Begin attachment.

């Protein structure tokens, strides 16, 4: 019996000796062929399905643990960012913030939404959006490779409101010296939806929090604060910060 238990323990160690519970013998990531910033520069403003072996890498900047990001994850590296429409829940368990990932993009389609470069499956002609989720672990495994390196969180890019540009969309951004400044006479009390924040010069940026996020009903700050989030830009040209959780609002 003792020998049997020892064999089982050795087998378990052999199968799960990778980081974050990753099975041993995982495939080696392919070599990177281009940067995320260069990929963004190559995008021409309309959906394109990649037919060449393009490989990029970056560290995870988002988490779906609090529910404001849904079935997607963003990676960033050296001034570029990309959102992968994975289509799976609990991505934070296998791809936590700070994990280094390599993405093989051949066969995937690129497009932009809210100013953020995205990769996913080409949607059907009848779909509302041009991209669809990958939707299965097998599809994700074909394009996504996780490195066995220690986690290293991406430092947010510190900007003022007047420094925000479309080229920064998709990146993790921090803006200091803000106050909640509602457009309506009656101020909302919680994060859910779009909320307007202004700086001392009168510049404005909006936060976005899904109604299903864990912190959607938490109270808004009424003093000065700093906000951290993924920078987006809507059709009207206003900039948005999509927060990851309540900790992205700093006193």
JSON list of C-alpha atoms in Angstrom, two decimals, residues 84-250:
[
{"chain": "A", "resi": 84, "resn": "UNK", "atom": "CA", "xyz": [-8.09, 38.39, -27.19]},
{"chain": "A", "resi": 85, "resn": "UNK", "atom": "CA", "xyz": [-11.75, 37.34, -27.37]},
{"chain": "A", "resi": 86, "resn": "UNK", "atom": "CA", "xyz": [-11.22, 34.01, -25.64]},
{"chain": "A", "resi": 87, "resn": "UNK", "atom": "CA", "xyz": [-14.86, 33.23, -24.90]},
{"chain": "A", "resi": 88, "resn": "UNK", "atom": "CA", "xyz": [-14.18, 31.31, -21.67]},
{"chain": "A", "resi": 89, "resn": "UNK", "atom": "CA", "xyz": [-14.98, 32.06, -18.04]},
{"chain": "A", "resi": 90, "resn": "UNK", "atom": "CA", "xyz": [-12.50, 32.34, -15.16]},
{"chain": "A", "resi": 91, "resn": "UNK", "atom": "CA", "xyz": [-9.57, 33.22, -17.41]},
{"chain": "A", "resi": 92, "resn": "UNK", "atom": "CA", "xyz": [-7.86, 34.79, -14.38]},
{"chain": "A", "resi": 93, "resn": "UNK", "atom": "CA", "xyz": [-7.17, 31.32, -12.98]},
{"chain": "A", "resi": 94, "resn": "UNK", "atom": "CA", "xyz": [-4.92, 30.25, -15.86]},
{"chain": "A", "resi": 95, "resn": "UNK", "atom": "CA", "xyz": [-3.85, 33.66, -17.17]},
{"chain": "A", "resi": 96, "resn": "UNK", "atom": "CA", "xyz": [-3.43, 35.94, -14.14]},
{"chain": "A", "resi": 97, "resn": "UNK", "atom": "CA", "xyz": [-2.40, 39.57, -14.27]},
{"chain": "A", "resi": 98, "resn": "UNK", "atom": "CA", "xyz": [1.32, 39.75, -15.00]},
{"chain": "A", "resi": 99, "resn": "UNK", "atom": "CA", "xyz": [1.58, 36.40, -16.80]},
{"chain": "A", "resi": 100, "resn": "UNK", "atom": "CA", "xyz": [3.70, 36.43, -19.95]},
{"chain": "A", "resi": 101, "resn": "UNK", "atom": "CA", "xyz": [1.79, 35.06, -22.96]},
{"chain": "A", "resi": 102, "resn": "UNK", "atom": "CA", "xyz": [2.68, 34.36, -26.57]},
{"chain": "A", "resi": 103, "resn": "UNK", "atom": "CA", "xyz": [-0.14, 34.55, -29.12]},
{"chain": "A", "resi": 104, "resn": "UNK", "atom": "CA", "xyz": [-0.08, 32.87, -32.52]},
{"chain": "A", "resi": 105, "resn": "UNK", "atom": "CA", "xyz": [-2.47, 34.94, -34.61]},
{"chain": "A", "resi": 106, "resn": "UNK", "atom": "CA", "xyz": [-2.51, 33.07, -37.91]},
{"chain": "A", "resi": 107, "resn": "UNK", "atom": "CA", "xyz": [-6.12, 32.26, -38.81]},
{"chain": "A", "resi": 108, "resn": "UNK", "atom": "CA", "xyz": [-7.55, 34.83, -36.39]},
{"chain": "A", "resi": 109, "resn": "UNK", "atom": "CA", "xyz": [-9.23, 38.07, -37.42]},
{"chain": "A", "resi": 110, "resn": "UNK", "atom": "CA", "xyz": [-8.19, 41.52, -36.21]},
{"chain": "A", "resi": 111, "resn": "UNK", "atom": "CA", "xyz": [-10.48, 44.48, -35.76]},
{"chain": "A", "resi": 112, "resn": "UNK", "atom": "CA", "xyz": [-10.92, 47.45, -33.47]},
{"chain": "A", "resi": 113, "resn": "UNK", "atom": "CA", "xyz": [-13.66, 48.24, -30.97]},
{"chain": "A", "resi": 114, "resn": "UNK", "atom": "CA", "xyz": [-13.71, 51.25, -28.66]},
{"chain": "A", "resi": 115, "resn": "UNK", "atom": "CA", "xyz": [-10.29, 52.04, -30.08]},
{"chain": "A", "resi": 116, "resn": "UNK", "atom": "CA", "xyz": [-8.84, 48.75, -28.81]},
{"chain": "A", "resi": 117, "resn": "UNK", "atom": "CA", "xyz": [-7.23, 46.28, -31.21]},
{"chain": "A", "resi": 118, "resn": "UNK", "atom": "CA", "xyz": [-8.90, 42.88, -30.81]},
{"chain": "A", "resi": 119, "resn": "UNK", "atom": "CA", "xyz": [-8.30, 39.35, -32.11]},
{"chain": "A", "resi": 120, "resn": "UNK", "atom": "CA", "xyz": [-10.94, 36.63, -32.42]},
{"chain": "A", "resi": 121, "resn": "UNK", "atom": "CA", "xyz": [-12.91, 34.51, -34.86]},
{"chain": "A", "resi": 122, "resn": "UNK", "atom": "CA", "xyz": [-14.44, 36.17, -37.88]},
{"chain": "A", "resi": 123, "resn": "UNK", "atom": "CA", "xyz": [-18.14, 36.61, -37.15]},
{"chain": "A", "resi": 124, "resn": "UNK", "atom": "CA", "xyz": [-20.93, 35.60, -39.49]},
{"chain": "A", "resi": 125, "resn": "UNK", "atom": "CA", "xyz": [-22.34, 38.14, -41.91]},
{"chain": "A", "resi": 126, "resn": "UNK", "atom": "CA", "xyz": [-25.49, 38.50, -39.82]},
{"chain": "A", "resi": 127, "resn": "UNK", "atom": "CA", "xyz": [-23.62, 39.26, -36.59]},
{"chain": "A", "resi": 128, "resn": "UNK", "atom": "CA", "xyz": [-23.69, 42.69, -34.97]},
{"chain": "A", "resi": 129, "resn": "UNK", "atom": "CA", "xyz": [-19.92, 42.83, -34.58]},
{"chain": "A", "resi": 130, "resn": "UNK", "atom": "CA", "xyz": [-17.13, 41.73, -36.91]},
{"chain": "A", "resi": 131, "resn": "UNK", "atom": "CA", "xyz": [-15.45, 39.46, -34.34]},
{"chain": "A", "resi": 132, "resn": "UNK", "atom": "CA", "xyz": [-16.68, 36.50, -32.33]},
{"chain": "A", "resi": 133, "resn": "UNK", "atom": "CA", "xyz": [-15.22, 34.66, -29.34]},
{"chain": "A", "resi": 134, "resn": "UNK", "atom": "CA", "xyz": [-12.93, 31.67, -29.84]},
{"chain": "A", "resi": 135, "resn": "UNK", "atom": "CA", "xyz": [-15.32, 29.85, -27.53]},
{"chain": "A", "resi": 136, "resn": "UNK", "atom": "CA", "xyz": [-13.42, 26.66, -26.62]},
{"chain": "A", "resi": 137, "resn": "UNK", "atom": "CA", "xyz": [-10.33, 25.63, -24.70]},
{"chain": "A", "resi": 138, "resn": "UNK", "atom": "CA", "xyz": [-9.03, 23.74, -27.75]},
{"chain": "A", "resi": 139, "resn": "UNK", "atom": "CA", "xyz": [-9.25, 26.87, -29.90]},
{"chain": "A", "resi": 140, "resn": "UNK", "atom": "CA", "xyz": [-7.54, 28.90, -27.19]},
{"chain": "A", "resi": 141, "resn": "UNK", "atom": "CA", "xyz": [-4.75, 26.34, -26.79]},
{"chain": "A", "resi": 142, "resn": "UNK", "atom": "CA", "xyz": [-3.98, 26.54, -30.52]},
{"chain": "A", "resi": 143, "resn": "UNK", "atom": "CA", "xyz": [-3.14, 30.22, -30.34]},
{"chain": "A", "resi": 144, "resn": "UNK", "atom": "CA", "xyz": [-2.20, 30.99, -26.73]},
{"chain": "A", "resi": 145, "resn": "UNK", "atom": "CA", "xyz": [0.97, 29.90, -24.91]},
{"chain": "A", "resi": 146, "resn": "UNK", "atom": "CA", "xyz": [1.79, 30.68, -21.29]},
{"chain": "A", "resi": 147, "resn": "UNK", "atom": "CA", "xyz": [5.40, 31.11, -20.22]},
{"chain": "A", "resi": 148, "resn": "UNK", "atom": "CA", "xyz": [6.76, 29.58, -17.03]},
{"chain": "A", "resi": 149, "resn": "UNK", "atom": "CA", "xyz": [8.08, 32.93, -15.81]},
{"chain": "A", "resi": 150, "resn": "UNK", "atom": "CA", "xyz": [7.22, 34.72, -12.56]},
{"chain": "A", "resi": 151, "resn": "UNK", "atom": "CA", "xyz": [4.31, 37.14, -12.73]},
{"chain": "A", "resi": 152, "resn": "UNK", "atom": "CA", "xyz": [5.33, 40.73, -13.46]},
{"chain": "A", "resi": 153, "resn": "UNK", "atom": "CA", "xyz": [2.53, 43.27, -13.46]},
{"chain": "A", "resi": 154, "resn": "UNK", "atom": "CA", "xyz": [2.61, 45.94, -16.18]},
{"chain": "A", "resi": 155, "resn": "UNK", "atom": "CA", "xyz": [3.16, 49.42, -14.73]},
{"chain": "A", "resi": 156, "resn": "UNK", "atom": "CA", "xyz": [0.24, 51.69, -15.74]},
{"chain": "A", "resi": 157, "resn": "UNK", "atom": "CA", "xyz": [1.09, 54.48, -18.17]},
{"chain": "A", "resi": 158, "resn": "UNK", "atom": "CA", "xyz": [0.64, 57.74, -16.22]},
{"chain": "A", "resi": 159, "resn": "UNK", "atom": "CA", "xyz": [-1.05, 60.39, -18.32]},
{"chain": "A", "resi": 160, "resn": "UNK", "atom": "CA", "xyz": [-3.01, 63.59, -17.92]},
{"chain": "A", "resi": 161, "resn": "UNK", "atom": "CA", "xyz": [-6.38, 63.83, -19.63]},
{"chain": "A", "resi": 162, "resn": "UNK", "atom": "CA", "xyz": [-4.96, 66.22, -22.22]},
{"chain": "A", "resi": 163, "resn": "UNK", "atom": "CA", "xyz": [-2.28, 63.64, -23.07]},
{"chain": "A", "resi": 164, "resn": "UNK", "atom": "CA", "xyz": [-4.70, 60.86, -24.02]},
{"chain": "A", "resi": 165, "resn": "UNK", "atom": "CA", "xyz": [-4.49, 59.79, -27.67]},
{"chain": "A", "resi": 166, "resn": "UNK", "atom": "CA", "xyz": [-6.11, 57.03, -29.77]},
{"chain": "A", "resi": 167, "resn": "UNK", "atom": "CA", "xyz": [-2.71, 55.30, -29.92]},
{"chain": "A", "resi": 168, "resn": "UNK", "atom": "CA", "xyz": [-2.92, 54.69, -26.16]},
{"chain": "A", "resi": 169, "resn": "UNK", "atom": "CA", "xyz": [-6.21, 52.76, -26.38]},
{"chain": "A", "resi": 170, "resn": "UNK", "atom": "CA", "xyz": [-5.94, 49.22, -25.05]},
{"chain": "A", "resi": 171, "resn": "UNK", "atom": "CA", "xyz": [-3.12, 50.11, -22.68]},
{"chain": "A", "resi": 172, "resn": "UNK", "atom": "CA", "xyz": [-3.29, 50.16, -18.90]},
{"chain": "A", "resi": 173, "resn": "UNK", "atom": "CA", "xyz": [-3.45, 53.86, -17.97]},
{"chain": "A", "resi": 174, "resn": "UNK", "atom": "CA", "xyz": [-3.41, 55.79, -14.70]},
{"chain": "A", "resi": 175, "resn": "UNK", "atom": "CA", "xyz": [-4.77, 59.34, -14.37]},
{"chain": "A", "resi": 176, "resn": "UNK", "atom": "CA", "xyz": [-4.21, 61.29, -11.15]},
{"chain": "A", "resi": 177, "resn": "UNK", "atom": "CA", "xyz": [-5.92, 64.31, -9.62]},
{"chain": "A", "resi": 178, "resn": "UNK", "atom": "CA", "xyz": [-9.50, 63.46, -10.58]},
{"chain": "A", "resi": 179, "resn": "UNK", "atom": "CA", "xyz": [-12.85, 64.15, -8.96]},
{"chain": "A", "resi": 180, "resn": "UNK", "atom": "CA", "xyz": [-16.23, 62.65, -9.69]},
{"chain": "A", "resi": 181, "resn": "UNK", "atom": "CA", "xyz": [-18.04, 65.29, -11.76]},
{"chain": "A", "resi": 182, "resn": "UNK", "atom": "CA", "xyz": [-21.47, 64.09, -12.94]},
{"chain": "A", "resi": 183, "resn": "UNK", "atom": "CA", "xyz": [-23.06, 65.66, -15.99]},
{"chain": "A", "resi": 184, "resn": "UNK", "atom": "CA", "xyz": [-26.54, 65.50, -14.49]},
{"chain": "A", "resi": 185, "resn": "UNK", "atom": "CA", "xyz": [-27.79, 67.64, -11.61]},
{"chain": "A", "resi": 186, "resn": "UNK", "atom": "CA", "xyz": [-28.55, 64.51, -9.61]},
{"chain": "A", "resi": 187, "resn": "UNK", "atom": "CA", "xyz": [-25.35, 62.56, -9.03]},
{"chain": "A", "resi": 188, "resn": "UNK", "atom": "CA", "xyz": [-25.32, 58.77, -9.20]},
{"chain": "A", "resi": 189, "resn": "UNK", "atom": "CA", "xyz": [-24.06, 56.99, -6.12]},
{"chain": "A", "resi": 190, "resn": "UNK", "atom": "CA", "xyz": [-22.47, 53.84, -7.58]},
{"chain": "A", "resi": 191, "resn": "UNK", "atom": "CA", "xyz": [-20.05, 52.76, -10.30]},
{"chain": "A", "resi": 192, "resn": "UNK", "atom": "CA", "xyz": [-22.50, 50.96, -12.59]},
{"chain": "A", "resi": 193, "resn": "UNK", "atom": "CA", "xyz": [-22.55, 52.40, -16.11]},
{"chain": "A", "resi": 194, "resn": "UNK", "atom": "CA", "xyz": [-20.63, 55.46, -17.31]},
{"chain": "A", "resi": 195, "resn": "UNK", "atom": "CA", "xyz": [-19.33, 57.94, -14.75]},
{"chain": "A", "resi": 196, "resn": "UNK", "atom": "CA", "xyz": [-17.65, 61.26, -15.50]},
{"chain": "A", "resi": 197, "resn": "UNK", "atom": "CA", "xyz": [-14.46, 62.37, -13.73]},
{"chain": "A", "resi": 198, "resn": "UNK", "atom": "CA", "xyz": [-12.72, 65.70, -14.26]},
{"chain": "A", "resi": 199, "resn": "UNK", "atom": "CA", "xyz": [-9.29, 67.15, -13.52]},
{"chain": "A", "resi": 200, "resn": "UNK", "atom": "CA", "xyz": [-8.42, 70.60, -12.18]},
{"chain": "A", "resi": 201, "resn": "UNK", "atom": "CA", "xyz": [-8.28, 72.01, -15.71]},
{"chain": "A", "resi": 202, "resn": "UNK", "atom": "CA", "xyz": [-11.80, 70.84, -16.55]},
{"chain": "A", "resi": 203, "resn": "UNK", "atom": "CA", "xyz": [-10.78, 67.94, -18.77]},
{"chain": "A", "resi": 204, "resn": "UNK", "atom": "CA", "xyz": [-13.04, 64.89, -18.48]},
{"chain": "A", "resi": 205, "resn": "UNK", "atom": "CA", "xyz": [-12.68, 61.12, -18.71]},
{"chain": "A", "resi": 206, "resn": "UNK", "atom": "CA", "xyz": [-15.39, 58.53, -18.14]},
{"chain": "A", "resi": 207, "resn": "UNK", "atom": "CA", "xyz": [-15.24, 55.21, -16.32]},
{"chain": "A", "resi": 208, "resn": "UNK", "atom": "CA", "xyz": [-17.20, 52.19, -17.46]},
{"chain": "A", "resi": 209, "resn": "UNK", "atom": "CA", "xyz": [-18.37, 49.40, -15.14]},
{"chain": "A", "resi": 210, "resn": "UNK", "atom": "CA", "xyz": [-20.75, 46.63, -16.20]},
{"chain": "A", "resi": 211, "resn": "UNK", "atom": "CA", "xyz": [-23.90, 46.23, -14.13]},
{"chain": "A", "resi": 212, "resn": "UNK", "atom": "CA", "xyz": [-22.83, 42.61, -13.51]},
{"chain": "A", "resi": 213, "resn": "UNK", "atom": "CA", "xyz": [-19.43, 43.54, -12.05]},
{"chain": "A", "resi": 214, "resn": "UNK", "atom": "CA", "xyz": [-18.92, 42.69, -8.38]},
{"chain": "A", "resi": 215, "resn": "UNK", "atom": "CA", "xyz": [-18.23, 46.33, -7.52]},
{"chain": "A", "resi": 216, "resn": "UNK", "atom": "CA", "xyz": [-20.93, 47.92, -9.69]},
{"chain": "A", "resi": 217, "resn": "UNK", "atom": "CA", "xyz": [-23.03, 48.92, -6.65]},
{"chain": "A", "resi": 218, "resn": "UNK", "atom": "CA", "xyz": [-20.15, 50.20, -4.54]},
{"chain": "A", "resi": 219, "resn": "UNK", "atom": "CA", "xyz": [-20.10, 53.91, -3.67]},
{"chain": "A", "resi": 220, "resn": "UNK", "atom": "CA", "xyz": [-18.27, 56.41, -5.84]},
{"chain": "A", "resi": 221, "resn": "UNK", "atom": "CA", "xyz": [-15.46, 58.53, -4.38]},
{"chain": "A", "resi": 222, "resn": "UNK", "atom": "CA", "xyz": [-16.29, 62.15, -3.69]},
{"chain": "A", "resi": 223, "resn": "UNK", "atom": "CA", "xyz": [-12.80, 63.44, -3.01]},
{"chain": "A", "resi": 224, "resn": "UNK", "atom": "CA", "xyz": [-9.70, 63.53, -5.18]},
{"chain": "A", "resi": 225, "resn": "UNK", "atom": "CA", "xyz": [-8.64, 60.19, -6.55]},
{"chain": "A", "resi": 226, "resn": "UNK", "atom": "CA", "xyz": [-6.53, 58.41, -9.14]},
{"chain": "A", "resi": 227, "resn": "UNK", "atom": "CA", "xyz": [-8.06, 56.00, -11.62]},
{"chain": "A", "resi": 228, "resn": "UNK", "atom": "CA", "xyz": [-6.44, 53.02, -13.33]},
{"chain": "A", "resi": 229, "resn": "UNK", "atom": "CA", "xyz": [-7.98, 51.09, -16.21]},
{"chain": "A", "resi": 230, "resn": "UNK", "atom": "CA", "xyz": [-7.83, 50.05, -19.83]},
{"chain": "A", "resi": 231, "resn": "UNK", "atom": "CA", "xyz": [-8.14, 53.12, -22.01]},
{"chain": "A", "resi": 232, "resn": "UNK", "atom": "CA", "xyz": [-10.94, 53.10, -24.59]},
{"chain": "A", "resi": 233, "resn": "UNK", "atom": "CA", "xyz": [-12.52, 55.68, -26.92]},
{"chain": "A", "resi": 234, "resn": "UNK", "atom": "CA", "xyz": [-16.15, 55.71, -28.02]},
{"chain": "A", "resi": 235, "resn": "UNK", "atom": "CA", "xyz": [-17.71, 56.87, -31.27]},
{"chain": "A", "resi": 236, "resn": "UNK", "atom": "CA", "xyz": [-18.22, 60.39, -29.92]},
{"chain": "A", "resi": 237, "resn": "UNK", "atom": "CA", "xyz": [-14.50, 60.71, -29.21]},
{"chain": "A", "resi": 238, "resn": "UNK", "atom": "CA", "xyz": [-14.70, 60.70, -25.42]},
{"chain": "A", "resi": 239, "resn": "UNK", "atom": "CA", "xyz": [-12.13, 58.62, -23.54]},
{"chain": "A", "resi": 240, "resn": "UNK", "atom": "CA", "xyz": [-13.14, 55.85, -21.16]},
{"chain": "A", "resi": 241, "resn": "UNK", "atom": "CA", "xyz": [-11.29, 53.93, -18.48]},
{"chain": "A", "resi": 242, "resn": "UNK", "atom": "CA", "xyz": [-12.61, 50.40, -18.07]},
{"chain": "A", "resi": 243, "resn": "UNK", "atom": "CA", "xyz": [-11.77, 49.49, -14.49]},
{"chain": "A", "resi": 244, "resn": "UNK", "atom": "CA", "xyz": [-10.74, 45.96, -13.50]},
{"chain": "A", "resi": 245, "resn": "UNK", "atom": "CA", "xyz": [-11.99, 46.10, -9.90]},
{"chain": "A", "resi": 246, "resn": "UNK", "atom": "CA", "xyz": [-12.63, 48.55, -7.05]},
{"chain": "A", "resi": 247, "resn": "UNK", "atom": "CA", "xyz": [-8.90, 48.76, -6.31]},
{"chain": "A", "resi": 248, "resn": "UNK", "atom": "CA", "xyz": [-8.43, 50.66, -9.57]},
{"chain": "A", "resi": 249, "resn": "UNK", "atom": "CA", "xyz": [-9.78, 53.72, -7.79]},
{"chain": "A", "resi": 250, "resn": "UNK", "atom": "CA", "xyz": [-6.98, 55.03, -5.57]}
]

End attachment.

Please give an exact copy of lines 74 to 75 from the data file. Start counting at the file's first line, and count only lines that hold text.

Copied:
{"chain": "A", "resi": 154, "resn": "UNK", "atom": "CA", "xyz": [2.61, 45.94, -16.18]},
{"chain": "A", "resi": 155, "resn": "UNK", "atom": "CA", "xyz": [3.16, 49.42, -14.73]},